Menu

Who Pays for Adjoining Fences?


3 Times an Auto Cable Gate Is the Best Fit for a Fence

The space you have available for an automatic gate affects the product you ultimately choose. You can't fit all gates into all spaces.

If you have space restrictions or an unusual area to cordon off, then installing an automatic cable gate could be a good solution. These gates use a driver-controlled cable to allow access. When is this kind of gate a good fit?

1. You Have Height Restrictions

Some gates need a specific amount of headroom to operate. For example, if you install a boom gate on a car park's entrance, then you need enough space above the gate for the boom arm to go up when it is in use.

Get this wrong, and the gate won't fully open. Or, it may get damaged if it bangs on something when it raises itself.

If you don't have a lot of height to play with, then a cable gate could be the ideal solution. The cable itself sits in a mid-range position between the gate's posts. It lowers gently to the ground when someone opens it before going back into place when it is closed. The cable never needs to go above a fence's post height.

2. You Have No Side Space

Some gates need more room around their sides than others. For example, if you have gates that open out or in, then they may need space at the sides and in front or behind the gate to fully open to let cars in and out.

If you have a narrow entrance or if your entrance is set just inside your car park building, then you might not have this space. For example, walls can prevent some gates from opening completely.

Again, a cable gate is a suitable alternative. The cable doesn't need any extra access. So, the posts at either side are the widest part of the gate; the cable itself moves up and down to open and close the gate.

3. You Have a Wide Access Point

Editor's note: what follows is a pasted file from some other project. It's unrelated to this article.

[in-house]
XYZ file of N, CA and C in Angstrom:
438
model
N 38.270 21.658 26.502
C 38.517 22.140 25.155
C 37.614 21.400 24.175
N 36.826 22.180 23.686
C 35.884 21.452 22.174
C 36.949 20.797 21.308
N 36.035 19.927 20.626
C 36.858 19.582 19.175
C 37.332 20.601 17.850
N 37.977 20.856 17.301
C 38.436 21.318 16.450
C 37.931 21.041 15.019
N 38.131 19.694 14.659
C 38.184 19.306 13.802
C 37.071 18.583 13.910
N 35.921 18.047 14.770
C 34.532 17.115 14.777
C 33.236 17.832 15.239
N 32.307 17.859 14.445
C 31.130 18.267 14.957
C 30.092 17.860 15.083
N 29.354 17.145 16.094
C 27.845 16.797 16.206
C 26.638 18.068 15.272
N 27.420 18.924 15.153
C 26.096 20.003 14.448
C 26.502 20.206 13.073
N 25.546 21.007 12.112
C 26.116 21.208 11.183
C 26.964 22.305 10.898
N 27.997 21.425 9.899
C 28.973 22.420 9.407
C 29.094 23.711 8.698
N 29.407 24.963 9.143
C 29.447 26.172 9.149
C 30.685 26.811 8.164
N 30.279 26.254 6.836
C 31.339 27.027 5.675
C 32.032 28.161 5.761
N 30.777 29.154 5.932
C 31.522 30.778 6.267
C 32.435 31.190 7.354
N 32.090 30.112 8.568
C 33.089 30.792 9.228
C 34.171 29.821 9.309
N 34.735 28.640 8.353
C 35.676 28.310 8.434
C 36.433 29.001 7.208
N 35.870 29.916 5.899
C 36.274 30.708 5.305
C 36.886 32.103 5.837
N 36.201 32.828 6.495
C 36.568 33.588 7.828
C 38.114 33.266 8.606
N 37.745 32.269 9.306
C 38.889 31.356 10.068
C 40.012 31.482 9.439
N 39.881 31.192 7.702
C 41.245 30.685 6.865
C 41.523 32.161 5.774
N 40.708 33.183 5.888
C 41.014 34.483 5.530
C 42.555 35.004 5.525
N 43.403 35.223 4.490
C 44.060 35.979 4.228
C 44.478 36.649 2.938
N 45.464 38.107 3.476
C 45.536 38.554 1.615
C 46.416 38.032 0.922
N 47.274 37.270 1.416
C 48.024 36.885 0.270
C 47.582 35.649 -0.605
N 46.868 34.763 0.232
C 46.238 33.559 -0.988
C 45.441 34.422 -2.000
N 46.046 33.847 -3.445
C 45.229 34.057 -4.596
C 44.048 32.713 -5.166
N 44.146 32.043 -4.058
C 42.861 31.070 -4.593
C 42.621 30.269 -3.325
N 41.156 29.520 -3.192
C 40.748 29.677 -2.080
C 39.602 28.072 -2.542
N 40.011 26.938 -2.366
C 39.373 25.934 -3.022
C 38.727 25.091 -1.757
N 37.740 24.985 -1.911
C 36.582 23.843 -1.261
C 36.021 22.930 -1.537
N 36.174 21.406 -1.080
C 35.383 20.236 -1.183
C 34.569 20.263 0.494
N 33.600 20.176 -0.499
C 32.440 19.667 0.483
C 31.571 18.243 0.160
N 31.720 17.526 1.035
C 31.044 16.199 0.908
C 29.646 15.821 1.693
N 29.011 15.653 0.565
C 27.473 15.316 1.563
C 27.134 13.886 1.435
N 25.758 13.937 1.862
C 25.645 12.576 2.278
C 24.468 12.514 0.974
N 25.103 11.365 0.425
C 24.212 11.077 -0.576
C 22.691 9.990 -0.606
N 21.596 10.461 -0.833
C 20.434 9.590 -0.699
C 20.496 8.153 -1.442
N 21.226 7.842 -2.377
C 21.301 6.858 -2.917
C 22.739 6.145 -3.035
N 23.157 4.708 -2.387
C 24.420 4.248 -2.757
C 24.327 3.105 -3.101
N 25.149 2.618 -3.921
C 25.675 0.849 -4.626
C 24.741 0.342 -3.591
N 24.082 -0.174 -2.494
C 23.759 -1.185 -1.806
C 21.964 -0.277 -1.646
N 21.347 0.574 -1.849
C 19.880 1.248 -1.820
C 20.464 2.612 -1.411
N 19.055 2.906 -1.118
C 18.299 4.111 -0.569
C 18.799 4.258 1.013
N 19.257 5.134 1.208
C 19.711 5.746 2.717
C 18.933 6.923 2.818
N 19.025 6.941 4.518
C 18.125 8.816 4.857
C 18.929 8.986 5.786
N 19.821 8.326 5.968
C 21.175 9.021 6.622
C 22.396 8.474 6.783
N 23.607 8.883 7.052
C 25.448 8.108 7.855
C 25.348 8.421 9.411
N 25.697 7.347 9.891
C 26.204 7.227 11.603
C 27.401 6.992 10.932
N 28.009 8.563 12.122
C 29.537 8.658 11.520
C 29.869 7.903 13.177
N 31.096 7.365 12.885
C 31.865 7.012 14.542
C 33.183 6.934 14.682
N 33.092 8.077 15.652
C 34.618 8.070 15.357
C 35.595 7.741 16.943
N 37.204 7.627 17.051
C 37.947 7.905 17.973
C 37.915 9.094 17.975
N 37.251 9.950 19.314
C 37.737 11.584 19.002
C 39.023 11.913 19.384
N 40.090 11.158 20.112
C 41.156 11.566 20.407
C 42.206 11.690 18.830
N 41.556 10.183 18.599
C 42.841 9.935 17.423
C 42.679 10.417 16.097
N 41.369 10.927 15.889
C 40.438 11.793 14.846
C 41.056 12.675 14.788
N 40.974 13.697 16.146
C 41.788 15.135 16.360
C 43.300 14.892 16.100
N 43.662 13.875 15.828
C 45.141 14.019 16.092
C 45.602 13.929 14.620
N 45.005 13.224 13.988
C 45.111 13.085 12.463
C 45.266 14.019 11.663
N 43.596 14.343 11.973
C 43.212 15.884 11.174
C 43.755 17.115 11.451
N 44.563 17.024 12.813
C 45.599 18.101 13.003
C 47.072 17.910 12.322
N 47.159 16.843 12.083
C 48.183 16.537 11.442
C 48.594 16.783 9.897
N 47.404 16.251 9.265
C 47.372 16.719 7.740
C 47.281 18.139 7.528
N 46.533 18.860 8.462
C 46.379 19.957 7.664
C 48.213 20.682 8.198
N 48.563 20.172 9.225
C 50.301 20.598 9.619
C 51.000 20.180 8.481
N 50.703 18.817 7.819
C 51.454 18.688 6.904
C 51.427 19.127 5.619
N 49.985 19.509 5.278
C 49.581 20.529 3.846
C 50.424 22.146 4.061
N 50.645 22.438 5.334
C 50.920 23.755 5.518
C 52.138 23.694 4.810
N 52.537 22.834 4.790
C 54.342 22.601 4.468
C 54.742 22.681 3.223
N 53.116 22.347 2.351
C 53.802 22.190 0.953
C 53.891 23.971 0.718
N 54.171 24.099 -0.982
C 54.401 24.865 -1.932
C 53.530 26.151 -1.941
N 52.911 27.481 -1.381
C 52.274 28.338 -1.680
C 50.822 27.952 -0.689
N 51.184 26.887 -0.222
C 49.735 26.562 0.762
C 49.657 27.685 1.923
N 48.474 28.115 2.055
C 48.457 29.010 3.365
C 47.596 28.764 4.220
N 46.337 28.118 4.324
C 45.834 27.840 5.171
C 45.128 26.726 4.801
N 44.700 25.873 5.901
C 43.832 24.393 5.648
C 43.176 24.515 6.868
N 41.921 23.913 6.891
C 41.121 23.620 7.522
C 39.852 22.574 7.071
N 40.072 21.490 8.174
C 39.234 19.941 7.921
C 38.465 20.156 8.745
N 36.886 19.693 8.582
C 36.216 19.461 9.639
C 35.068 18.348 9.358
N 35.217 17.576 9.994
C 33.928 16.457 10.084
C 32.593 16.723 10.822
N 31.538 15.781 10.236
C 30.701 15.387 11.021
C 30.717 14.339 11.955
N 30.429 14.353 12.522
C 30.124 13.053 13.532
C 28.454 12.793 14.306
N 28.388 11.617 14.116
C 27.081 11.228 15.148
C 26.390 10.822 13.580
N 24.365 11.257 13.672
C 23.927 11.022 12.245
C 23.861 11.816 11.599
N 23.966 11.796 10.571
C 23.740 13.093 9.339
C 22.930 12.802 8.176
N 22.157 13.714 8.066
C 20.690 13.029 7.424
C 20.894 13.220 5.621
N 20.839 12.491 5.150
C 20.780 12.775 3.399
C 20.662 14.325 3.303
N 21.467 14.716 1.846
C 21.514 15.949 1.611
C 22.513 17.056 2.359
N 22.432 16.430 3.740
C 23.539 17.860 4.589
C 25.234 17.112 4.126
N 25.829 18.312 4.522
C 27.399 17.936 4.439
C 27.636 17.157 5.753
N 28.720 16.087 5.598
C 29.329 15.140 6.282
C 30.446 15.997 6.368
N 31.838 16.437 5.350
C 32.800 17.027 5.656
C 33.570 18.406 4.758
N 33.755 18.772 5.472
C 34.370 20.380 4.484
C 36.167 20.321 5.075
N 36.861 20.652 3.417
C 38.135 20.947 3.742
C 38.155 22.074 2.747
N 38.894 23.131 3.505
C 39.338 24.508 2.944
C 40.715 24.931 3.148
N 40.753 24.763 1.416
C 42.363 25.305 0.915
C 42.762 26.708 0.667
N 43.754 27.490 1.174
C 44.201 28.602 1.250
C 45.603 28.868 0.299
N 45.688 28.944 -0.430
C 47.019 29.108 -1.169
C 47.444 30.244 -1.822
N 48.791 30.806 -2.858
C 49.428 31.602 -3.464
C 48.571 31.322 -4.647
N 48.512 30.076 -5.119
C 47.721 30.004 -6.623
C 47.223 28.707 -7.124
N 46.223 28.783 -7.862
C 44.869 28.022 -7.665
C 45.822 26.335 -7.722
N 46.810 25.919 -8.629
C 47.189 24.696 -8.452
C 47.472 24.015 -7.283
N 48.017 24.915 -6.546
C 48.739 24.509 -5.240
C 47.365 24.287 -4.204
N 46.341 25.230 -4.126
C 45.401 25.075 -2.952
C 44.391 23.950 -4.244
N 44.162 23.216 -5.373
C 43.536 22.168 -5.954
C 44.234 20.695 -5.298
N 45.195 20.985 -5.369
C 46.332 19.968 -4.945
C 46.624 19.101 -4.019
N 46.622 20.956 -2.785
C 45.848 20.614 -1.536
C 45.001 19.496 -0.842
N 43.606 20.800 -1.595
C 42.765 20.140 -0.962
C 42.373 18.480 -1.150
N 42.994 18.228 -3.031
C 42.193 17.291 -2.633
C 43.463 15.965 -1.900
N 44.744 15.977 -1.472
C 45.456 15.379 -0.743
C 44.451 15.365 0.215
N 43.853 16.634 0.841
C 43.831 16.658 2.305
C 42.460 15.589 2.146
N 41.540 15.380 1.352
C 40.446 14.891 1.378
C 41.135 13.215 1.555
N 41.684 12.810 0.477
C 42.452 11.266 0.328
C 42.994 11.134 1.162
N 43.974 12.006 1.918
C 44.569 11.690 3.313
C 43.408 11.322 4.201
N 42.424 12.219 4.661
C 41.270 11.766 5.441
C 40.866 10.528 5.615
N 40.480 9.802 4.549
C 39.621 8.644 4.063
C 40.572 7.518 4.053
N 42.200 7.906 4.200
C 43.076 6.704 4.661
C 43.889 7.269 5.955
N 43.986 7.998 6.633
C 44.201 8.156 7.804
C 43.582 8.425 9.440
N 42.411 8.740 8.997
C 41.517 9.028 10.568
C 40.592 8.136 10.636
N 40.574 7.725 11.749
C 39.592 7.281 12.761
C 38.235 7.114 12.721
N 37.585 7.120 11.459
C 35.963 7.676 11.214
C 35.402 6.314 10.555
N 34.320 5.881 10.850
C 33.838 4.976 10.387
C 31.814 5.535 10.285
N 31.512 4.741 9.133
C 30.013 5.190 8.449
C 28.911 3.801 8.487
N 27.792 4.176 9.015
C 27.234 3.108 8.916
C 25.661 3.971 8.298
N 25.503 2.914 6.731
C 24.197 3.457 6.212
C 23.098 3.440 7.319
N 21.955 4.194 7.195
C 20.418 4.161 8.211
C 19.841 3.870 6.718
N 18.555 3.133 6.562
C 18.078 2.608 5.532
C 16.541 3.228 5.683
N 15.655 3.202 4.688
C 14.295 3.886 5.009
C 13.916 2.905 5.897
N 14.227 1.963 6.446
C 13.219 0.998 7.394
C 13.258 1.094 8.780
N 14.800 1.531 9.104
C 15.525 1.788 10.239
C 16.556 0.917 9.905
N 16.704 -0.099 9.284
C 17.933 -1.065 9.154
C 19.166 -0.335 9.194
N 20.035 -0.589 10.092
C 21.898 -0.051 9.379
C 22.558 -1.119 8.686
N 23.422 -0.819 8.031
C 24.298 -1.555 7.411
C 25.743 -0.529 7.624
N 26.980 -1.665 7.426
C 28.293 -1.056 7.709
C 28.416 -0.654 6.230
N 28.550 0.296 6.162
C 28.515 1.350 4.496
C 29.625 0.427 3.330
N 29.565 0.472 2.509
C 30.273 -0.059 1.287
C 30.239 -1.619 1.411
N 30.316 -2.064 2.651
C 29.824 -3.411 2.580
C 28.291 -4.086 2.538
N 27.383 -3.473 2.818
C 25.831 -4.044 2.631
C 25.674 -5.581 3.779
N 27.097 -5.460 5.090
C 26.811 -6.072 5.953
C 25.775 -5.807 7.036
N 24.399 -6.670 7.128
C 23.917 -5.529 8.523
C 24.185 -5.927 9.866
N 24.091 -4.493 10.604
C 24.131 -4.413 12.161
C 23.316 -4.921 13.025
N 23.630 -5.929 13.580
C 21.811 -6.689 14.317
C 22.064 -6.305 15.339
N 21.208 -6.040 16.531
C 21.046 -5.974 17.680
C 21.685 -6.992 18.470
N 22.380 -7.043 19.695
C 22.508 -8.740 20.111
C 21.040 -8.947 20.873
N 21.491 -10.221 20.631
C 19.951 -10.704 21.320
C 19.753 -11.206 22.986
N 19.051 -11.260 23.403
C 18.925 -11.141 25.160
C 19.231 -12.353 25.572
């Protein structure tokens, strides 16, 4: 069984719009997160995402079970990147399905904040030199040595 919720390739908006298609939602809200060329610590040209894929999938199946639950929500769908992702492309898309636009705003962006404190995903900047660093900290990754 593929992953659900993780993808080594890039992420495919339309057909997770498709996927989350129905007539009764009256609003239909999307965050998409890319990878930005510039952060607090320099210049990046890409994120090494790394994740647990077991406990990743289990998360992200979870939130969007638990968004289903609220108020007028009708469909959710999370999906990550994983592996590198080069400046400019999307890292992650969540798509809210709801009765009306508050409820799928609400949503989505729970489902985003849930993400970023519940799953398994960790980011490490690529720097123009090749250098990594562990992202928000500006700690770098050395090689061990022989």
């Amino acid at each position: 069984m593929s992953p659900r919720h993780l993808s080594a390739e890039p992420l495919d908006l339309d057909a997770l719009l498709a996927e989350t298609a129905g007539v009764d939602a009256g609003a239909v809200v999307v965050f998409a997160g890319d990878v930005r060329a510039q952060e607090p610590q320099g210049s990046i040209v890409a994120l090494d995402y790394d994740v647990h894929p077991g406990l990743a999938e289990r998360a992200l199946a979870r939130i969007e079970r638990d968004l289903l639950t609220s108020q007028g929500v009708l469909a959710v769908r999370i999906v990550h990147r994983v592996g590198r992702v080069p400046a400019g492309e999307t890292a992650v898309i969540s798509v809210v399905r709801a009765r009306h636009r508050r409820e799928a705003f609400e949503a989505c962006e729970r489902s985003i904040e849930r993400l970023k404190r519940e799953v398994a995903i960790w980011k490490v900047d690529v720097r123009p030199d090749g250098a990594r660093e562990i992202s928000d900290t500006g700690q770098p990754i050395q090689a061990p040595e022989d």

If you want to set a gate up on a wide road or drive, then you might it hard to find a traditional gate to fit the space. You may need a custom solution that increases your costs and looks a little too obvious for your liking.

Cable gates are more subtle. You can also simply install a longer cable to fill a wider access point.

To find out more about cable gates and how they might fill your space, ask a local auto gate installation company for advice.

About Me

Who Pays for Adjoining Fences?

Hi, my name is Mark, welcome to my blog! As a new home owner, I’m learning a lot about the responsibilities of owning a property. Recently, my neighbour popped around and told me he wanted to put up a new fence between our gardens. My first reaction was that he should just go for it, but then he told me that I had to share the costs as we share responsibility for the fence. Before I agreed to the work (and to pay for it), I did some research and talked to a guy I know who works for a fencing contractor. I learned a lot about shared responsibility and rights with adjoining fences, so I started this blog to pass on what I’ve learned to other people who might be faced with a fencing project with a neighbour for the first time.

Tags

Latest Posts

3 Times an Auto Cable Gate Is the Best Fit for a Fence
14 December 2019

The space you have available for an automatic gate

Update Your Home's Security And Accessibility With Automated Gates
15 August 2019

Whether you are installing them because you want t

Will Tubular Fencing Be a Great Fit for Your Property?
16 April 2019

When in search of new fencing on your property, yo

How to Choose the Right Type of Gate for Your Building Project
8 January 2019

If you've just finished building a sizeable new pr

Stop The Rot: Choosing A Pool Fencing Material That Won't Fall Victim To Rot Or Rust
4 October 2018

Erecting a sturdy fence around your outdoor swimmi

Archive